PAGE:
Fast forward nearly three years after graduation, and I was working as a server in a restaurant. Day-in and day-out, I had tables telling me that I should be doing something more. Co-workers often said I was the smartest person they know (although I disagree), and I finally realized that I actually do have potential. After talking to my wife and discussing my passions and interests, we agreed that I should go back to school to study Computer Science in hopes of starting a career as a Software Developer. This decision was terrifying, but also exhilarating.
While many people feel shame that they didn’t go to college, I felt shame telling those around me that I planned on attending that upcoming fall. My decision was met with worrisome remarks. Those I called my friends told me explicitly that they believed I would regret my decision. Instead of hearing words like, “I’m proud of you,” or “That’s great!” I was told to be careful and to make sure I’m not “Striving after the wind.” My wife was my rock and my pillar of support through all of this. I wasn’t sure that I was making a smart decision, because everyone around me seemed to think it was reckless and unwise, but my wife continued to believe in me and pushed me to achieve more.
My first year at SFCC was hard. I had no outside financial support, so I was working nearly full-time while also taking a full course load. I was working harder than I ever had, but I loved every minute of it. I kept my GPA high, made presidential honors, got inducted into an honor society, and finally received some praise for all my hard work. On paper I was a great student, but I still had no solid evidence that what I was doing made any difference.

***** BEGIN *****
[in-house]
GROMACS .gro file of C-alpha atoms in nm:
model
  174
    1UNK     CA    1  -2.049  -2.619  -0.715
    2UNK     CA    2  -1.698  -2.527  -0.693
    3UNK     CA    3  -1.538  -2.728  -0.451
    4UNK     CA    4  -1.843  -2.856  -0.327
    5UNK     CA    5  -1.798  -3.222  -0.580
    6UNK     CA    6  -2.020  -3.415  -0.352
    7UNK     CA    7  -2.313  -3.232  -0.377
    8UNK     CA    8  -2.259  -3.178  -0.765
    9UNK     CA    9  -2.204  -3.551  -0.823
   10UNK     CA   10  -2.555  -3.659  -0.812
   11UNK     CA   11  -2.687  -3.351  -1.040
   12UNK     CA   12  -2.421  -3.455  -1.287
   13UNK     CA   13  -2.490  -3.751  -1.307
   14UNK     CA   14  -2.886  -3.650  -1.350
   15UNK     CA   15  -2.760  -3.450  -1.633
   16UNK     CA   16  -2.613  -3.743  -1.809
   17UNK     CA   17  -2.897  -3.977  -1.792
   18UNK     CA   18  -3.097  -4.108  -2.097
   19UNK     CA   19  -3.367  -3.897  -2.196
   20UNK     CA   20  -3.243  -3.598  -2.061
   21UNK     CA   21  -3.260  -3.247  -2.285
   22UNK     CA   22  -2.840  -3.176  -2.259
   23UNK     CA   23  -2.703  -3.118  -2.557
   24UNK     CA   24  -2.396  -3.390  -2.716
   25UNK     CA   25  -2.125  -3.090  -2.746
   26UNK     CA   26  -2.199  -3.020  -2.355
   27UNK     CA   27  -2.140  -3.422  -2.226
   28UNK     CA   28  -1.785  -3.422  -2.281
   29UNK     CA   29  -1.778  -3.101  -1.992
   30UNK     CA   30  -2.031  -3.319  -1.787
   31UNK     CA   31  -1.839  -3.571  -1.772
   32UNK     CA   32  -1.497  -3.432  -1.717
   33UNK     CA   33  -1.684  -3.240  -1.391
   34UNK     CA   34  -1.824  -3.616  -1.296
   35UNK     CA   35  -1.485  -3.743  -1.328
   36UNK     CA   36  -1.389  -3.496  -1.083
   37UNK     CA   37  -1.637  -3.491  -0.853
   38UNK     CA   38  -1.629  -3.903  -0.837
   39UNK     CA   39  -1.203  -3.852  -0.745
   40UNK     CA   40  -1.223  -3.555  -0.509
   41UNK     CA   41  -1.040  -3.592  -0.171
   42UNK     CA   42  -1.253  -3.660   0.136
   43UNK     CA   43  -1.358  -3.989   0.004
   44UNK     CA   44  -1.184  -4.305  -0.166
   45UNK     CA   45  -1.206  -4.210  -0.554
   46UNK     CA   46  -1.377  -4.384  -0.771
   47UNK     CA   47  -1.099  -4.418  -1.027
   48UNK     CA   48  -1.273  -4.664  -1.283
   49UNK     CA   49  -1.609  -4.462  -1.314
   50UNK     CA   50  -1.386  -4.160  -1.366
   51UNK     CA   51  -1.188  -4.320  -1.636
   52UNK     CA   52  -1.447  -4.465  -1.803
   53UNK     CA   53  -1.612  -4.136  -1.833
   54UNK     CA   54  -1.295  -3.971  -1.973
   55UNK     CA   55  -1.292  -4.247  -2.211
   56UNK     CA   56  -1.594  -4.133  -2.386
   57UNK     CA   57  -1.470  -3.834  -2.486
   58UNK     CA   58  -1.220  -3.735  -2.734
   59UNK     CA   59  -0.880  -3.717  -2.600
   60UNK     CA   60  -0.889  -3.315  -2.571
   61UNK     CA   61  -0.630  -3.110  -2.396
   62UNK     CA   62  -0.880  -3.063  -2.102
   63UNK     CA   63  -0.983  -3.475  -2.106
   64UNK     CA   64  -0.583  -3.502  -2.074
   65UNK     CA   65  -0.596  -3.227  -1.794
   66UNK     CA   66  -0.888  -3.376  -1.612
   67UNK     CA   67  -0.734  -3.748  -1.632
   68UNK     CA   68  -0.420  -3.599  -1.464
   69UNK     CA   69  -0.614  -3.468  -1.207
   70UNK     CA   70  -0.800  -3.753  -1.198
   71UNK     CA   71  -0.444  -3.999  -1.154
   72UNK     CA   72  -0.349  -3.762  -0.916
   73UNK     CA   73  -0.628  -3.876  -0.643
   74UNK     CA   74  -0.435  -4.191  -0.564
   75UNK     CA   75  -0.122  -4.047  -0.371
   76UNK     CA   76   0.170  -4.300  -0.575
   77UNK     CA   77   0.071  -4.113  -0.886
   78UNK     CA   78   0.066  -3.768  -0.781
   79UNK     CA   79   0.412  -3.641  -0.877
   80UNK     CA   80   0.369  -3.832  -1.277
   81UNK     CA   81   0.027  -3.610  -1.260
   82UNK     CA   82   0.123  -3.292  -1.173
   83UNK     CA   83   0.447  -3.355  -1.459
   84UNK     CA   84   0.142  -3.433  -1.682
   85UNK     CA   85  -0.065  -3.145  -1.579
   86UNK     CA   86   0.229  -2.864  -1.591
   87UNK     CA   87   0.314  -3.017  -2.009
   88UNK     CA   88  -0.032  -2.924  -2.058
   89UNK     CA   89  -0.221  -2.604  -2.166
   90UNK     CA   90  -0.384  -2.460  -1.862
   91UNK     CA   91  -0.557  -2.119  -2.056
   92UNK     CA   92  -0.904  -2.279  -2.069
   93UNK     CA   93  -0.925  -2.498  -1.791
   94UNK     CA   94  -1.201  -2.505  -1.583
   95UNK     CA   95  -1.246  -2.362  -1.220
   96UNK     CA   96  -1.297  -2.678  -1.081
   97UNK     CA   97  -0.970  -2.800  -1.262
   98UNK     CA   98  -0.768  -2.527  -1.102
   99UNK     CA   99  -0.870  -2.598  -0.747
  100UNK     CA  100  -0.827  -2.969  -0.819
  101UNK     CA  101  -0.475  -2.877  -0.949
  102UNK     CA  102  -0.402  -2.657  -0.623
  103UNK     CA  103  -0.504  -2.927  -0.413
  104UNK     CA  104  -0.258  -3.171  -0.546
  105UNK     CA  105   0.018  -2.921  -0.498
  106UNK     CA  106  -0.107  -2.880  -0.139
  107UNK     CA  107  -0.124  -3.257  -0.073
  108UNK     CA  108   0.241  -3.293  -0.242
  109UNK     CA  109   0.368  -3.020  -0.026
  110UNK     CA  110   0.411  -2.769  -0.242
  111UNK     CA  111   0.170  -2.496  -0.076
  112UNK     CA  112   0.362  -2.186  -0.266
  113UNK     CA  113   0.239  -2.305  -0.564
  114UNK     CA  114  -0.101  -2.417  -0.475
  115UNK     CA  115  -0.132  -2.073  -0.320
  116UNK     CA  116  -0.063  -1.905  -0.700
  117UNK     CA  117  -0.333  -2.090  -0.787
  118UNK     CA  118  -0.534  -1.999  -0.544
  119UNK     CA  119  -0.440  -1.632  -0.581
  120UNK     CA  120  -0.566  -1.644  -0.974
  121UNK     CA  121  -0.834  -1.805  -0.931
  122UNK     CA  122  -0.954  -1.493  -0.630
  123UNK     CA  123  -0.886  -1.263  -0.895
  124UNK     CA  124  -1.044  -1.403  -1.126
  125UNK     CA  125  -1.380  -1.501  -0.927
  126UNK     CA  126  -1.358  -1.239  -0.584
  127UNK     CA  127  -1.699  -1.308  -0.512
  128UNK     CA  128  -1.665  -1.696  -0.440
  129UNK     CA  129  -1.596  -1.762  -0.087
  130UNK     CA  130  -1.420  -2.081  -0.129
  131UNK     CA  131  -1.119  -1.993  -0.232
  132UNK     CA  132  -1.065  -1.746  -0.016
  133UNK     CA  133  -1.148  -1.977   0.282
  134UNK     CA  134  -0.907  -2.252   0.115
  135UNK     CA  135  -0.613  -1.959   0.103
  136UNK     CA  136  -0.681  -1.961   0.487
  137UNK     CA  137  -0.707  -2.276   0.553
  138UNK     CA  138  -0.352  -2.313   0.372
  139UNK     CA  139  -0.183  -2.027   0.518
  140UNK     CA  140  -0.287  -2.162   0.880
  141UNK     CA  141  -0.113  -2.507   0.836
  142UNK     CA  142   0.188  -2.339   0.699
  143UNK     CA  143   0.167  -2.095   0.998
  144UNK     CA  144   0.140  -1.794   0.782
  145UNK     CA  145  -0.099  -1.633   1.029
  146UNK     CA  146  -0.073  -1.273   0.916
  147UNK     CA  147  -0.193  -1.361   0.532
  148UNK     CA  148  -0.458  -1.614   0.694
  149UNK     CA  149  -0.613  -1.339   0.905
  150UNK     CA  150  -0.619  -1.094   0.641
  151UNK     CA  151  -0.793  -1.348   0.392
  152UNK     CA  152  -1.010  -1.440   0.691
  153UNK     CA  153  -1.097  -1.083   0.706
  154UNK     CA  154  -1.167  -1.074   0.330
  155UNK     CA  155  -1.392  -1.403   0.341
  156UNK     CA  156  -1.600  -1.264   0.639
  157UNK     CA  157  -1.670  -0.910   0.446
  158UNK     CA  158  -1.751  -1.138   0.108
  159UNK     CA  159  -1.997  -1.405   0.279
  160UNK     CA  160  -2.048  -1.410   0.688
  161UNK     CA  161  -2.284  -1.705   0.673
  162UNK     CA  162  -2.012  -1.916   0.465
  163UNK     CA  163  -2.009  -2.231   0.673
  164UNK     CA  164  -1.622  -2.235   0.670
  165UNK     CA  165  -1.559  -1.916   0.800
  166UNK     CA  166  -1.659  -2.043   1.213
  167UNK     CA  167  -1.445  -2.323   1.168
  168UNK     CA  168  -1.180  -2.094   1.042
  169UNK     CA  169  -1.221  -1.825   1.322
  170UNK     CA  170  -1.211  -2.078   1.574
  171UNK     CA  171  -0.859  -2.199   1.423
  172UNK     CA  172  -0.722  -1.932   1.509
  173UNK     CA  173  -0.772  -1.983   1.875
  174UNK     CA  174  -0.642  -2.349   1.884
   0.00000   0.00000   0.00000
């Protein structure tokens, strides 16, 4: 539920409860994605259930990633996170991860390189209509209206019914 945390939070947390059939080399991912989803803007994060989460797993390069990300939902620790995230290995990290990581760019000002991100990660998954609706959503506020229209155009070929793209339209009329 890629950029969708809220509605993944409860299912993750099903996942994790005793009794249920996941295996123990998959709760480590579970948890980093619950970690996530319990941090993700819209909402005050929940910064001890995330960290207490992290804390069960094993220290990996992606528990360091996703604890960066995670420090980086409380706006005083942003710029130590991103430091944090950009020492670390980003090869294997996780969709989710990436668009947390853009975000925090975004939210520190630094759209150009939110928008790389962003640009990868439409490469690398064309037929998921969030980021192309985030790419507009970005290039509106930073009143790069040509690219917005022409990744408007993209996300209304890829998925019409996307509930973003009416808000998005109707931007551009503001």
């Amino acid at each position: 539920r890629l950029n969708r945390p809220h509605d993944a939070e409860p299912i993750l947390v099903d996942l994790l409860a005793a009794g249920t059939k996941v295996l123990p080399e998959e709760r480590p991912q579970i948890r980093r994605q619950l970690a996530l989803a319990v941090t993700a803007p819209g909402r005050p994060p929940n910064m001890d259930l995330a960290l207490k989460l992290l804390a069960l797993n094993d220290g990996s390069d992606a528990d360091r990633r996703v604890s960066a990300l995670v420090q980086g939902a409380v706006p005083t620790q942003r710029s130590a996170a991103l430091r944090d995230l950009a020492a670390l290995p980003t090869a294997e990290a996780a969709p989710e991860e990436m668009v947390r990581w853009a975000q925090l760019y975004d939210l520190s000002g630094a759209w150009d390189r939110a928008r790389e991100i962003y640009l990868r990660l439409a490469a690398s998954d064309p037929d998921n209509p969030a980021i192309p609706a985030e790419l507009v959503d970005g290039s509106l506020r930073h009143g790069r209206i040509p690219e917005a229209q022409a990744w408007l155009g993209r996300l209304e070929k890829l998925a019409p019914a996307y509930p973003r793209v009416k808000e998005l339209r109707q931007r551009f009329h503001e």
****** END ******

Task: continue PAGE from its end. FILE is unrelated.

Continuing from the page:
After that first year of being so unsure, I checked my email to find two new messages. Thanks to my hard work and the unbelievable generosity of donors, I was selected for the Washington State Opportunity Scholarship, as well as the Touch the Future Scholarship from the CCS Foundation! This was the first solid evidence that someone noticed my potential and actively tried to help me reach it. The promise that the Foundation has seen in me has invigorated me to work even harder, and has shown me that honest, hard work does not go unnoticed.
A year later, I was accepted as a student at Eastern Washington University where I will be getting my Bachelor’s degree in Computer Science. I was also accepted into their honors program, which comes with another scholarship. There is no way I would have been able to achieve this much if it weren’t for the generosity and kindness of the CCS Foundation and others, providing the financial relief that let me take time off of work to focus on my studies. I thank you, my wife thanks you, and the impact you had will remain with me for the rest of my life.
The difference a stranger can have in someone’s life is indescribable. People I have never met saw potential in me that those close to me couldn’t see, or chose to ignore. This acknowledgement changed the course of the rest of my life for the better. I plan on continuing to work my hardest so I can fulfill that potential and make them proud, as well as provide a better life for my family.